A day in the life of Danica

We’re continuing with our Day in the Life feature, profiling a typical day for everyone here in the Wanderlust team. This week, it’s our lovely account executive, Danica!

7am – This is usually wake up time, however, some days I’ll snooze and laze around in bed until 7:30ish. I wouldn’t say I’m a morning person, so straight away it involves a coffee and something to eat, which this morning was fruit toast. My mornings are quiet as my partner Josh leaves early for work, so the house is mine from 6am each day, yay! I’ll eat brekky and drink my coffee on the couch while flicking channels on TV or scrolling on my phone.

7:45am – Time to hop in the shower, get changed and get my bags ready (and lunch – which is almost a lie because it’s that rare I bring lunch to the office!) Maybe my morning routine should start to include MAKING something for lunch? We’ll see… probably won’t happen…

8:25am – I’ve just moved to a house in Attadale, so I leave home now to make it to the office in Guildford in time. I’ve never minded driving, as I’ve always had jobs that need me to drive a bit, so I settle in with the radio and off I go.

9am – Arrive at the office. Set up my desk and open my emails to see if I’ve missed anything overnight or if there is anything urgent to reply to or action. Nothing this morning! Time to open my daily checklists, fill up water bottle and get cracking.

9:30am – I start each morning by doing monitoring for each client. Facebook, Instagram, on desktop, in app, everywhere! That way I know where each client is at for the start of the day and if there’s anything there to deal with or report to the client about. Today, one post for a large tourism client has gone viral over the last 24 hours, so I’ve emailed the client to let them know it’s doing so well, replied to all the comments and also forwarded onto the state and national tourism organisations to flag in case they’d like to share on their channels. This is a great way to promote our client’s region to a larger audience.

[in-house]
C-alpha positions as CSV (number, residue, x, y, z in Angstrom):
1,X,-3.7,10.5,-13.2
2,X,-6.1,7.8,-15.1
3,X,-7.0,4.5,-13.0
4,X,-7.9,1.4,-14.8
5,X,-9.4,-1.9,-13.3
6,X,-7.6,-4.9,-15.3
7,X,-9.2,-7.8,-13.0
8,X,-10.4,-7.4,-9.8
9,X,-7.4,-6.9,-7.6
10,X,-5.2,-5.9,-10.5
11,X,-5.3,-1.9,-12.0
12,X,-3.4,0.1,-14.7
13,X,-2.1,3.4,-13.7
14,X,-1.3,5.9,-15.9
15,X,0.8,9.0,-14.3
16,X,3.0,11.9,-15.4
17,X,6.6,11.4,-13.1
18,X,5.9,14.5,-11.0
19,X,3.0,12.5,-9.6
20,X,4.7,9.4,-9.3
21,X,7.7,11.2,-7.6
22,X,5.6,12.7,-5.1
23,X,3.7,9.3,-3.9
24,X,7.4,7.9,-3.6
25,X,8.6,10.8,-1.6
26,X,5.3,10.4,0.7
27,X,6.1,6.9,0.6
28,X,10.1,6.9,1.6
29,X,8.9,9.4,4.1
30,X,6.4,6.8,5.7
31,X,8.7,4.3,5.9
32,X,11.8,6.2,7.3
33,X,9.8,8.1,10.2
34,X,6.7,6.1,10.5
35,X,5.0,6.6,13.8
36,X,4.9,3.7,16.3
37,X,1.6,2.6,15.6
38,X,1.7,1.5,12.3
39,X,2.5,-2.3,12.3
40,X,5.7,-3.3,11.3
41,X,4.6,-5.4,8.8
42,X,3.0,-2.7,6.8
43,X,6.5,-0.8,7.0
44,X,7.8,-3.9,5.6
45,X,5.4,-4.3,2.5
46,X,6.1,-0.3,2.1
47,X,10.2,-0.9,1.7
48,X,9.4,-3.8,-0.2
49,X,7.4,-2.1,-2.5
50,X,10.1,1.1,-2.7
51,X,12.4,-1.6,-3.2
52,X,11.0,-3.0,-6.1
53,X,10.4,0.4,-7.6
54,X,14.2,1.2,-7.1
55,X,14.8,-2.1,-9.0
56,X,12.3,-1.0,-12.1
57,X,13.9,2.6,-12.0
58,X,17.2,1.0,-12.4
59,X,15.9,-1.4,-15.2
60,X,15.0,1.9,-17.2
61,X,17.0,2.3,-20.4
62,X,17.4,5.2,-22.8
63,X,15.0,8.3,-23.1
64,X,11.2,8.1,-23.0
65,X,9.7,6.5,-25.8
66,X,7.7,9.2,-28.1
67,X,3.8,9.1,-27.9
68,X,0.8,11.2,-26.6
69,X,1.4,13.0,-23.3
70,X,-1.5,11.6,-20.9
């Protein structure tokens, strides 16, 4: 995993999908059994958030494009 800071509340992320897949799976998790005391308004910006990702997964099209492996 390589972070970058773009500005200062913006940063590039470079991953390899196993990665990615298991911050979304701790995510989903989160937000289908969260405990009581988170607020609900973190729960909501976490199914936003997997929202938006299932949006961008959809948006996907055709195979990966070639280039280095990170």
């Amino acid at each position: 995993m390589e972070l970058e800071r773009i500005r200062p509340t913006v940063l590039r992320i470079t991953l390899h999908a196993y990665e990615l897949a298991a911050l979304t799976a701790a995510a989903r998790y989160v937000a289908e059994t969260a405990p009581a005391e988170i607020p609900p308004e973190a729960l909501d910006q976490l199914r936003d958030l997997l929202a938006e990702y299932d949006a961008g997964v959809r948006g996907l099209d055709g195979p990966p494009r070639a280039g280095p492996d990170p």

10:30am – Today is a scheduling day, as the end of last week was content creation where we draft and create 2 weeks’ worth for each client. All the posts have now been approved, so I’ll spend the next few hours scheduling these using Hootsuite and Sprout Social, so that we are ahead with all of our content.

12:30pm – Time for lunch, which means nipping to the local café, supermarket, or shopping centre to grab something quick to eat, and run any quick errands. Today no errands, so just some sushi for me!

1:00pm – Back to the office and settle back in. Now is when I’ll start to empty my inbox, action anything clients have asked for, or any random ad hoc tasks. Today is collating some new content from a client, reorganising some images, not too many tasks to tick off!

2:30pm – Amy has asked me to create an organic social media monitoring and engagement manual/best practice guide, so that if/when new people start at Wanderlust, they can have a read through and understand how we do things, the procedures we follow, sites we use, and general ways of doing things for social media monitoring. I’ll do this as a step by step guide.